California tourists are lining up to eat live sea urchin at the Santa Barbara Harbor

Scooping out the uni from inside the sea urchin.?

Scooping out the uni from inside the sea urchin.?

Stephen Osman/Los Angeles Times via Getty Images

The Santa Barbara Harbor has long drawn a mix of locals and tourists. In the morning, fishers unload their catch onto the wooden piers for local buyers and restaurants. Just a few hours later, groups of kayakers, jet skiers and stand-up paddleboarders?crowd the water.

One of the oldest businesses on the harbor is the Santa Barbara Fish Market, a mainstay for chefs and home cooks since it opened in 1999. But while my family has bought fish there for years, I was still surprised to see more than two dozen people lined up at the door during lunchtime on a recent holiday weekend. The line dragged on, and I estimated that most customers waited for at least 30 minutes. When they emerged, they weren’t carrying the wrapped slabs of fish or tubs of salmon poke I’m used to seeing at the market.

Instead, they were laden with large aluminum containers full of raw sea urchins that had been cracked open and nestled into a bed of ice, their golden meat still attached to the sides of the shell and their purple spines waving in the air.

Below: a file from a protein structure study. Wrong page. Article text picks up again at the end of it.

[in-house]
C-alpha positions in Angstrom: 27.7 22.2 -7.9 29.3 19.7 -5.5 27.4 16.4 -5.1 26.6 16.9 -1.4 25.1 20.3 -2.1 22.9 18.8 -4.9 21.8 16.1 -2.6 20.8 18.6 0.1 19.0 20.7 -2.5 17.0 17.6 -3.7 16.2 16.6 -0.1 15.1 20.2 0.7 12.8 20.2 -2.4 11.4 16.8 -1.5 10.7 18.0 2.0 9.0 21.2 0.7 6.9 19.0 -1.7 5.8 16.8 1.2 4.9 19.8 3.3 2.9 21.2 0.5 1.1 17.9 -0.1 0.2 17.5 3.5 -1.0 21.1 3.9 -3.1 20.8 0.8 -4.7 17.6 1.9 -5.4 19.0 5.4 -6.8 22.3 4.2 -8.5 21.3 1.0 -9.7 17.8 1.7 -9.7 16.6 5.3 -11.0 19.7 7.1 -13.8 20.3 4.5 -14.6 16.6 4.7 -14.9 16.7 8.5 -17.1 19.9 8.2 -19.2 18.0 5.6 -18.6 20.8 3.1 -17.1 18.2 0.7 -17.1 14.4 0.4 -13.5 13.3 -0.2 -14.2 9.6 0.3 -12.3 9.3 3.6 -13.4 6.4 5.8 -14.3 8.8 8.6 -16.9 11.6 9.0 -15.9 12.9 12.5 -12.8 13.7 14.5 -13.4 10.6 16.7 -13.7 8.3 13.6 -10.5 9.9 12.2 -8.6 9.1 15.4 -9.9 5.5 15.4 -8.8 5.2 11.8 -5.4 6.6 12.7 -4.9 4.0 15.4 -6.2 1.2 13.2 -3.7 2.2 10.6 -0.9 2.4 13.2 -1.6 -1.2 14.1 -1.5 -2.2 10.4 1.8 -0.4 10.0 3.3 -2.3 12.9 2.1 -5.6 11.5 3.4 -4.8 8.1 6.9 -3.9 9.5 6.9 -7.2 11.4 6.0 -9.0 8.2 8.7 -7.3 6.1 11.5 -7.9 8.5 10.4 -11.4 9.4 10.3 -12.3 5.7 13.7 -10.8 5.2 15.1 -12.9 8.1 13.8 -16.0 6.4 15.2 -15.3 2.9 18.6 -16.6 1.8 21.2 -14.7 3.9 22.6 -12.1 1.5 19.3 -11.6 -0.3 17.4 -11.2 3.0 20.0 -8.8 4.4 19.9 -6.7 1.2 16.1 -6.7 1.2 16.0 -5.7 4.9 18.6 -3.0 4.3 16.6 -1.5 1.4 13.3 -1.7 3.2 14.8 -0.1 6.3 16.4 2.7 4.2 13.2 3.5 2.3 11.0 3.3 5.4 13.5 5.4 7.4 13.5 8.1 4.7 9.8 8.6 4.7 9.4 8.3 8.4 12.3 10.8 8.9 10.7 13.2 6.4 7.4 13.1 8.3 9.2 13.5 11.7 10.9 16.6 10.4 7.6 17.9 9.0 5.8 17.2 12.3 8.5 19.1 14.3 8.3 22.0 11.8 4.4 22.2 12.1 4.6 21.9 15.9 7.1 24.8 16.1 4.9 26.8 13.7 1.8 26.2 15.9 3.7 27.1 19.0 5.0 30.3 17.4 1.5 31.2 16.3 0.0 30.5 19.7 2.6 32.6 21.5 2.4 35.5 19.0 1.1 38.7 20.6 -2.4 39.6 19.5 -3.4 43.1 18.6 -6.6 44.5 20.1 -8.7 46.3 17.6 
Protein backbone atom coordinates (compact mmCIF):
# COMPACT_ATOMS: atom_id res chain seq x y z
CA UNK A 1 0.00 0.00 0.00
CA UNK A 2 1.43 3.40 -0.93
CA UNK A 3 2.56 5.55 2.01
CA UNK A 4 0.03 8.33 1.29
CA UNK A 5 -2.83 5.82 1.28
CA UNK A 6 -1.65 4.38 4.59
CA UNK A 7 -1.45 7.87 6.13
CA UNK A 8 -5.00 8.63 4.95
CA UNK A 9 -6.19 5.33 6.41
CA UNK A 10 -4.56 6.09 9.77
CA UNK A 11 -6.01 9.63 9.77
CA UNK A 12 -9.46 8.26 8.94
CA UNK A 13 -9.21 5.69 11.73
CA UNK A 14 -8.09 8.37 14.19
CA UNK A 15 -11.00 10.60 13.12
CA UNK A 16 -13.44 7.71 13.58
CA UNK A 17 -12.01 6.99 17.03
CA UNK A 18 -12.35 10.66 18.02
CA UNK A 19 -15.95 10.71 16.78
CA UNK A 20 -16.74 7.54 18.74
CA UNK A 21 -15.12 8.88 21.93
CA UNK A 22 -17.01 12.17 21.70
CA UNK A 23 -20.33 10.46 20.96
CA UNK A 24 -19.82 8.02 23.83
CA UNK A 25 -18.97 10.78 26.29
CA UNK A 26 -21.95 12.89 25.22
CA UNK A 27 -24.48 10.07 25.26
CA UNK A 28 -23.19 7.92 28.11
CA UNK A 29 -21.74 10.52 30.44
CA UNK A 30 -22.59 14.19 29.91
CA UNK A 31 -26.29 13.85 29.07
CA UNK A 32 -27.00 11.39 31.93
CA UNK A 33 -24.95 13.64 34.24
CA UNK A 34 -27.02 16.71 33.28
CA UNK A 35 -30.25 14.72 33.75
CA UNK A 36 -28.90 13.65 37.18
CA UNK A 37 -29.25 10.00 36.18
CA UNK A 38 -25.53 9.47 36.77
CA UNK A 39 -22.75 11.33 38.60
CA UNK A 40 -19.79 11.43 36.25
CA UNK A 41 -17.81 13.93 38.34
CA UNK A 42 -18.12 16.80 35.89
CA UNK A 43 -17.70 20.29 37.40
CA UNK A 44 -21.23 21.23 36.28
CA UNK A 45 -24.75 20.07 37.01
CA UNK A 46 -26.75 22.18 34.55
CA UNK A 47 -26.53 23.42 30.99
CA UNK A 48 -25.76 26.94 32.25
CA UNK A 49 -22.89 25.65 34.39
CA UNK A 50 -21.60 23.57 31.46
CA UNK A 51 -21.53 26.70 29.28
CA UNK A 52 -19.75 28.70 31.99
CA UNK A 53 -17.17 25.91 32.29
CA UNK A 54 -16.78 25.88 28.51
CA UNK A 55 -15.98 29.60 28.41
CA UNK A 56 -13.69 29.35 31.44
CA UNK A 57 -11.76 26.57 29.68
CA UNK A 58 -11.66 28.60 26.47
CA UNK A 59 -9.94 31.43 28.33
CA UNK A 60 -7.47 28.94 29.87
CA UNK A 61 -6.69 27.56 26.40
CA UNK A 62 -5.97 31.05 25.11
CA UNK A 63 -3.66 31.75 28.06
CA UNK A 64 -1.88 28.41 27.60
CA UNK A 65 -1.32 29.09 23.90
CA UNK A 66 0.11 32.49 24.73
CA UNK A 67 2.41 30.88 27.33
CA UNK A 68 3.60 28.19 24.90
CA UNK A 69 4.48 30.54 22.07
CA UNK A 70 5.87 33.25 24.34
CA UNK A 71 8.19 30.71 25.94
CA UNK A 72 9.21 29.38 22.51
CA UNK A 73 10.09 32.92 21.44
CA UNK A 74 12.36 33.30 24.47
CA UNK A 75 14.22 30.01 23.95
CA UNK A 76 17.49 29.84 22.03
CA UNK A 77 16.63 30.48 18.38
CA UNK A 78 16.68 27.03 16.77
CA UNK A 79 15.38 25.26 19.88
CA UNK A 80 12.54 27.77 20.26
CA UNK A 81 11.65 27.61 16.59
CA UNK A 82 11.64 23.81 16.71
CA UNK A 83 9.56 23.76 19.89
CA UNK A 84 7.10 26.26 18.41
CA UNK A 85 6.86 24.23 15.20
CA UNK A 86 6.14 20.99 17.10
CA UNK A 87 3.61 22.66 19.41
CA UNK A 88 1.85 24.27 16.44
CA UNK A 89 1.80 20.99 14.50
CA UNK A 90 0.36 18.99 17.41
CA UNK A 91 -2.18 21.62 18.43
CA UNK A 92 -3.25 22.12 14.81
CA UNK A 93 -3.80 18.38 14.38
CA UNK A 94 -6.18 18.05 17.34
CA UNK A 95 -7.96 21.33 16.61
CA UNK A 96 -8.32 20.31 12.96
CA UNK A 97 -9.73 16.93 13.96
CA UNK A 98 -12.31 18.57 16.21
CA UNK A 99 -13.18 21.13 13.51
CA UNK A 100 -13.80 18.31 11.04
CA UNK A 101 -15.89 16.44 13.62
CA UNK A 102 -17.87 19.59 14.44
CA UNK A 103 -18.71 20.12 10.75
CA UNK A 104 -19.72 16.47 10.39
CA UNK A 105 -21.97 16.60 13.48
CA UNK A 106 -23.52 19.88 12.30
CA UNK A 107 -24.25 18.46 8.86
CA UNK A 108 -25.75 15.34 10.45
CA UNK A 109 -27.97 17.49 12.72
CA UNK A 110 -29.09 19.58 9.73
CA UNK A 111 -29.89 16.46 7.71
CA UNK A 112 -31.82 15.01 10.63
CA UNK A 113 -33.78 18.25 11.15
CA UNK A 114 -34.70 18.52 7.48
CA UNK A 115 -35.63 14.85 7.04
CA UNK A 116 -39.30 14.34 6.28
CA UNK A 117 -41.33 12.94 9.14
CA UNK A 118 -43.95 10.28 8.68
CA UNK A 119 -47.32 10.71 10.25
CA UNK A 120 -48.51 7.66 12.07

One family carrying a tray of urchin asked to share the table I was sitting at. They were down from San Jose, and their friends had insisted that they try the urchin. They dug the golden gonads or “tongues” (the parts you get when you order uni at Japanese restaurants) out of the shells with a plastic spoon and gave them a quick squirt of fresh lemon before eating them.

“I told you it was too much,” the daughter said, but her father finished the last of the urchin anyway, unwilling to let any of it go to waste.